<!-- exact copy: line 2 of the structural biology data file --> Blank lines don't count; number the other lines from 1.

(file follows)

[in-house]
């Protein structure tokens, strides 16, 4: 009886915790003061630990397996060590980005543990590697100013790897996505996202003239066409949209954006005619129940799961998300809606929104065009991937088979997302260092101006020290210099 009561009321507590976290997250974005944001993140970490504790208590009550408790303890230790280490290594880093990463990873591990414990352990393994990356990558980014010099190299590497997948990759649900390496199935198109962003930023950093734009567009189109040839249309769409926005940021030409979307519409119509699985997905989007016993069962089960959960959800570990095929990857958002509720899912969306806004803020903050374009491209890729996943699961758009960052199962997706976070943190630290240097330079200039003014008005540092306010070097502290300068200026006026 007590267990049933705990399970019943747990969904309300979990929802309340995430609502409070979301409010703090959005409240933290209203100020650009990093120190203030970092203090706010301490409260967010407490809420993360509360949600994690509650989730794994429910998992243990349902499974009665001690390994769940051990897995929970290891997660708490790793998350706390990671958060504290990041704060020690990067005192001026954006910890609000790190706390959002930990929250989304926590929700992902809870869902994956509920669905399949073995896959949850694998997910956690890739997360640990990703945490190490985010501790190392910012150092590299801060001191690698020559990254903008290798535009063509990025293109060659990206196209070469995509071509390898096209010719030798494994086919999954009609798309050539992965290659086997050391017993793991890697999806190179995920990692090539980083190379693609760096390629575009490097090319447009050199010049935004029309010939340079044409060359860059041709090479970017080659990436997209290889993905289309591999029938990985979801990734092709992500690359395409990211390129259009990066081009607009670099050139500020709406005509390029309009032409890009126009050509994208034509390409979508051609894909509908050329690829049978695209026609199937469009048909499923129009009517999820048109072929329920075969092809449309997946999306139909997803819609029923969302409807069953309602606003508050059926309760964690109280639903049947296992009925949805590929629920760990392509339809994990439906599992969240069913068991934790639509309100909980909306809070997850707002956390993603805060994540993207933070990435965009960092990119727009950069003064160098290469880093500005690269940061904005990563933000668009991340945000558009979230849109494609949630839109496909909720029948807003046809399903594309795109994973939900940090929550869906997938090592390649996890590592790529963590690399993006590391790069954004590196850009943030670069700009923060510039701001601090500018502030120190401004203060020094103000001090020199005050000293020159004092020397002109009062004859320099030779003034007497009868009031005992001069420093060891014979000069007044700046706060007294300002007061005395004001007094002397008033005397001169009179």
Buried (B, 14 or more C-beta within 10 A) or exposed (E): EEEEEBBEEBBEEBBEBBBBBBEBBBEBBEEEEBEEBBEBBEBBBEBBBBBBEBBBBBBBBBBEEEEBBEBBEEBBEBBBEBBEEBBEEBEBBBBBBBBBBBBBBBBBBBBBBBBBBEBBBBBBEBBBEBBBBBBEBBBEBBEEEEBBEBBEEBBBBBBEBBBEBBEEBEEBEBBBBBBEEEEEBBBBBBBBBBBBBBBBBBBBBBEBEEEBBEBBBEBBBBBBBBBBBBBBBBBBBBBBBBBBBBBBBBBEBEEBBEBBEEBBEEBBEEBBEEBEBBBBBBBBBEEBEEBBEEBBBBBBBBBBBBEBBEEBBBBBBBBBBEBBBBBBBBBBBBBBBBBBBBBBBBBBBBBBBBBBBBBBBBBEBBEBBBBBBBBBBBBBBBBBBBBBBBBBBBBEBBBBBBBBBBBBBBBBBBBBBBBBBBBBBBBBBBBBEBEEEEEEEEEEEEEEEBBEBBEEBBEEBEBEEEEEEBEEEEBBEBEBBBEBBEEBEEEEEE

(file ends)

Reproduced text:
């Protein structure tokens, strides 16, 4: 009886915790003061630990397996060590980005543990590697100013790897996505996202003239066409949209954006005619129940799961998300809606929104065009991937088979997302260092101006020290210099 009561009321507590976290997250974005944001993140970490504790208590009550408790303890230790280490290594880093990463990873591990414990352990393994990356990558980014010099190299590497997948990759649900390496199935198109962003930023950093734009567009189109040839249309769409926005940021030409979307519409119509699985997905989007016993069962089960959960959800570990095929990857958002509720899912969306806004803020903050374009491209890729996943699961758009960052199962997706976070943190630290240097330079200039003014008005540092306010070097502290300068200026006026 007590267990049933705990399970019943747990969904309300979990929802309340995430609502409070979301409010703090959005409240933290209203100020650009990093120190203030970092203090706010301490409260967010407490809420993360509360949600994690509650989730794994429910998992243990349902499974009665001690390994769940051990897995929970290891997660708490790793998350706390990671958060504290990041704060020690990067005192001026954006910890609000790190706390959002930990929250989304926590929700992902809870869902994956509920669905399949073995896959949850694998997910956690890739997360640990990703945490190490985010501790190392910012150092590299801060001191690698020559990254903008290798535009063509990025293109060659990206196209070469995509071509390898096209010719030798494994086919999954009609798309050539992965290659086997050391017993793991890697999806190179995920990692090539980083190379693609760096390629575009490097090319447009050199010049935004029309010939340079044409060359860059041709090479970017080659990436997209290889993905289309591999029938990985979801990734092709992500690359395409990211390129259009990066081009607009670099050139500020709406005509390029309009032409890009126009050509994208034509390409979508051609894909509908050329690829049978695209026609199937469009048909499923129009009517999820048109072929329920075969092809449309997946999306139909997803819609029923969302409807069953309602606003508050059926309760964690109280639903049947296992009925949805590929629920760990392509339809994990439906599992969240069913068991934790639509309100909980909306809070997850707002956390993603805060994540993207933070990435965009960092990119727009950069003064160098290469880093500005690269940061904005990563933000668009991340945000558009979230849109494609949630839109496909909720029948807003046809399903594309795109994973939900940090929550869906997938090592390649996890590592790529963590690399993006590391790069954004590196850009943030670069700009923060510039701001601090500018502030120190401004203060020094103000001090020199005050000293020159004092020397002109009062004859320099030779003034007497009868009031005992001069420093060891014979000069007044700046706060007294300002007061005395004001007094002397008033005397001169009179």